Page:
The term chile (chili) is a complex. It can refer to: 1) a large number of fresh capsicum pods of varying heat levels; 2) the dried and/or smoked pods; 3) the same pods in powdered form (with or without the seeds); and 4) varied spices blends that include one or more of the powdered chilies as a main ingredient.
Chile pods are a multifarious ingredient, and the same pepper in a different form can greatly change the flavor of the final product. A dish can use only the fresh peppers, or the dried pods, or a combination of the two. For this meal, my chili con carne will have a combination of fresh and dried peppers.
In this case, chili powder is the blend of seasoning used to make chili with beans. Commercial chili powder is frequently bulked up by adding a lot of salt, so it is a good idea to make your own. The basic recipe calls for ground dried chilies, oregano, cumin, garlic powder, and onion powder.
Many homemade American versions use only paprika and cayenne, which are easily available in most stores. You may use pre-ground chile, if that is all that is available to you, but it is always better to start with the dried pods. Some chefs use a variety of dried chilies in their recipes, seeking the perfect combination of complex flavors and heat.
After Dinner Note: When I had finished making this chili powder, it smelled “right.” It turned out to be very mile (heat-wise). As a result, I was able to use a fir amount to make a very spicy chili, that was not too hot to eat. If you want a hotter chili powder add more Arbol chile.
Karl’s Chili Powder
1 Tbs. cumin
2 tsp. coriander
1 tsp. black pepper corns
2 tsp. Pimentón de la Vera Dulce (smoked Spanish paprika, mild)
2 tsp. Mexican oregano
1 tsp. garlic powder
1 tsp. onion powder
1. Remove the seeds and stems from the dried chilies.
Tip: Depending on how hot you want your spice blend, use the arbol chile sparingly. You can control the heat of the mix by not using the whole pod. This is a very hot chile and a little goes a long way. Of course, if you like a really spicy chili powder you may use more than one arbol chili.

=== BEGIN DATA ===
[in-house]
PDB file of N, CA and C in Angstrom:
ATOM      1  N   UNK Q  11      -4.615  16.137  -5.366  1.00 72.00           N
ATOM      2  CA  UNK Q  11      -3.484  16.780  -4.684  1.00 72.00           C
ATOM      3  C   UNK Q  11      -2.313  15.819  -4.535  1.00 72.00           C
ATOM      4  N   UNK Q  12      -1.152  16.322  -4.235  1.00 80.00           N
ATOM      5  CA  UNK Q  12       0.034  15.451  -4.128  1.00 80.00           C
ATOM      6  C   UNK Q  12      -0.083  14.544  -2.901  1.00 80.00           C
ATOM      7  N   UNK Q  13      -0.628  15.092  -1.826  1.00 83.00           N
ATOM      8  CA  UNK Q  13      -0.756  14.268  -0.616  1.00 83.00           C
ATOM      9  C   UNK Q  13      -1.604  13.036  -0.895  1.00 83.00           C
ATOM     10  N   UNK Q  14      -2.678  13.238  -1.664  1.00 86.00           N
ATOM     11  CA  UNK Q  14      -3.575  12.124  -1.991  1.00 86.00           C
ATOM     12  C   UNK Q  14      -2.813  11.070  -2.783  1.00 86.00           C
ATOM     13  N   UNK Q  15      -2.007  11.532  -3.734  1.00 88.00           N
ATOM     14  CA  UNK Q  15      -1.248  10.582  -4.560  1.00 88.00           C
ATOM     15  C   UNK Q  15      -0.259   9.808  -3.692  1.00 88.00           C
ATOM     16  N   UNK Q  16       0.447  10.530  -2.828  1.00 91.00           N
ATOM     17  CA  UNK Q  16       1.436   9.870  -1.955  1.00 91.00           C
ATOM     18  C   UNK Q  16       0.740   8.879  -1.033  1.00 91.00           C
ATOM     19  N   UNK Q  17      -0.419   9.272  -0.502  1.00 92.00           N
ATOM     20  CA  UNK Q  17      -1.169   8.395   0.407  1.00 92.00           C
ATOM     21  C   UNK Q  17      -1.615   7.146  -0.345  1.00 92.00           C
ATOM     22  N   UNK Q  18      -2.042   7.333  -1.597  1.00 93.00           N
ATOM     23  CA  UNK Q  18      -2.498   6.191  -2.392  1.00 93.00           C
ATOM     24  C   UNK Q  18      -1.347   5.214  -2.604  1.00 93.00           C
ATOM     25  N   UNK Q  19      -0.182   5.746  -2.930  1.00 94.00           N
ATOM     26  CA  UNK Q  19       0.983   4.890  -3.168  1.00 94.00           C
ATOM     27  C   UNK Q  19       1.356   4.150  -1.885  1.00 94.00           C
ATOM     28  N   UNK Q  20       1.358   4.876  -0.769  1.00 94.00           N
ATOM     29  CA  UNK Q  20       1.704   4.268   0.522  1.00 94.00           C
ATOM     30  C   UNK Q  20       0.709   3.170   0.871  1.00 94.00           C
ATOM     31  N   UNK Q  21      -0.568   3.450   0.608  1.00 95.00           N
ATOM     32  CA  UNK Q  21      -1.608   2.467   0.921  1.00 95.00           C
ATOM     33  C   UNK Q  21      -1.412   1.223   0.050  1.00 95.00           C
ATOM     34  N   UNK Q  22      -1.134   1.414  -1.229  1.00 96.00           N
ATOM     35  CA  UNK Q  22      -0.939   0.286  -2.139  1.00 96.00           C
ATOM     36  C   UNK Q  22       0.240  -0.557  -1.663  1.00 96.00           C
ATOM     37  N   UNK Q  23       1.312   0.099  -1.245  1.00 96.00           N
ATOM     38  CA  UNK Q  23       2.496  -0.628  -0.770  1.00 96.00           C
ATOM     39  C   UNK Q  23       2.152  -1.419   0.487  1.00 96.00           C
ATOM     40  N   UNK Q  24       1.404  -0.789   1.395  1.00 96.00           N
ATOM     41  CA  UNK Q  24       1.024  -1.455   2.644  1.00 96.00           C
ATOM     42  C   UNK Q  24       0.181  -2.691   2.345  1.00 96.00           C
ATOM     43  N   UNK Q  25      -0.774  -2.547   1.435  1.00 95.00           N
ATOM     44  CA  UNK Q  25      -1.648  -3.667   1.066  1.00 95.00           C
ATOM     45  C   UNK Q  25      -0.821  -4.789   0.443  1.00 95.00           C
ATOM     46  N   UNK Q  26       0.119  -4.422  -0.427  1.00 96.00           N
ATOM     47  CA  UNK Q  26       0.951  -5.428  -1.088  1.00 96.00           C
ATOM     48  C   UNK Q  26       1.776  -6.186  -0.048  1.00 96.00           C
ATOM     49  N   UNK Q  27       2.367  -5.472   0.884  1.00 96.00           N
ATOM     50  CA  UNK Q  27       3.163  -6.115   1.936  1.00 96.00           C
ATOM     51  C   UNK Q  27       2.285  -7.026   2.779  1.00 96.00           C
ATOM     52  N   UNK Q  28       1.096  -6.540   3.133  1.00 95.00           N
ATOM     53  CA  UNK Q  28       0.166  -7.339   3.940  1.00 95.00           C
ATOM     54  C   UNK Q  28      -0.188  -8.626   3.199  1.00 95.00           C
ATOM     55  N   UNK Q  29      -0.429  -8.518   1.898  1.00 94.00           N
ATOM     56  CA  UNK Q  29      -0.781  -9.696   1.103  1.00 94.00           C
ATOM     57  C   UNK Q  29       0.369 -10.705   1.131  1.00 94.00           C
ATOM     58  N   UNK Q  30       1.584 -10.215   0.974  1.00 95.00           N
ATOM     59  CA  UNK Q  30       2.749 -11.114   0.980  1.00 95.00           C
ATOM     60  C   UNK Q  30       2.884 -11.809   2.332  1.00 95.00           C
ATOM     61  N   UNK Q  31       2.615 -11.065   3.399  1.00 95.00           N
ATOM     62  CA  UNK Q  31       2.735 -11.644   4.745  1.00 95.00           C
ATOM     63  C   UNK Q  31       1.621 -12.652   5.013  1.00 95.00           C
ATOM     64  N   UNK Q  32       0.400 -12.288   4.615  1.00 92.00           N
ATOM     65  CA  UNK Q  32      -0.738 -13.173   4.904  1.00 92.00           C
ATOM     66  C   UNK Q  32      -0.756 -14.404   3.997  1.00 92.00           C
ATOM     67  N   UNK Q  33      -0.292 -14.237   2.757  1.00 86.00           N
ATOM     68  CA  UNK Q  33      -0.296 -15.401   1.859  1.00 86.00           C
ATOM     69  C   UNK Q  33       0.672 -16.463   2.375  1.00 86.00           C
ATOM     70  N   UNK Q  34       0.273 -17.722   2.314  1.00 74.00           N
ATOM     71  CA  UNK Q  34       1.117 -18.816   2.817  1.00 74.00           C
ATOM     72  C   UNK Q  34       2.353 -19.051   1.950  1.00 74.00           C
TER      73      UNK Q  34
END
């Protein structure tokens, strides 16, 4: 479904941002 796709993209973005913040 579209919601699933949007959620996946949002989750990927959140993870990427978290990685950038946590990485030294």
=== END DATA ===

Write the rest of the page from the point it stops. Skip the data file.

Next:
2. Tear the chilies into one inch pieces and—in a dry skillet, over medium high heat—toast the chili pods briefly.
Tip: This only takes a few seconds and the point between toasted and burnt is very short. Discard any burnt chili pieces and try again.
3. In a dry skillet, toast the cumin, coriander, and pepper corns for one minute, until fragrant.
4. Process the chilies and spices into a fine powder.
Tip: You can use a mortar and pestle for this, but an electric spice grinder is much easier.
Note: The chili pod pieces are too big to process all at once. I had to grind three batches into a powder before they would fit into the spice grinder.
5. Put all of the spice blend ingredients into a small bowl.
6. Add the paprika, Mexican oregano, garlic and onion powders, mix well, and reserve.
Tip: In addition to adding a smoky flavor, the paprika adds a bright red color to your chili powder.
Note: This recipe makes about 12 tablespoons of chili powder. Enough for the batch of chili I was making with almost a full spice jar of chili powder remaining for future meals.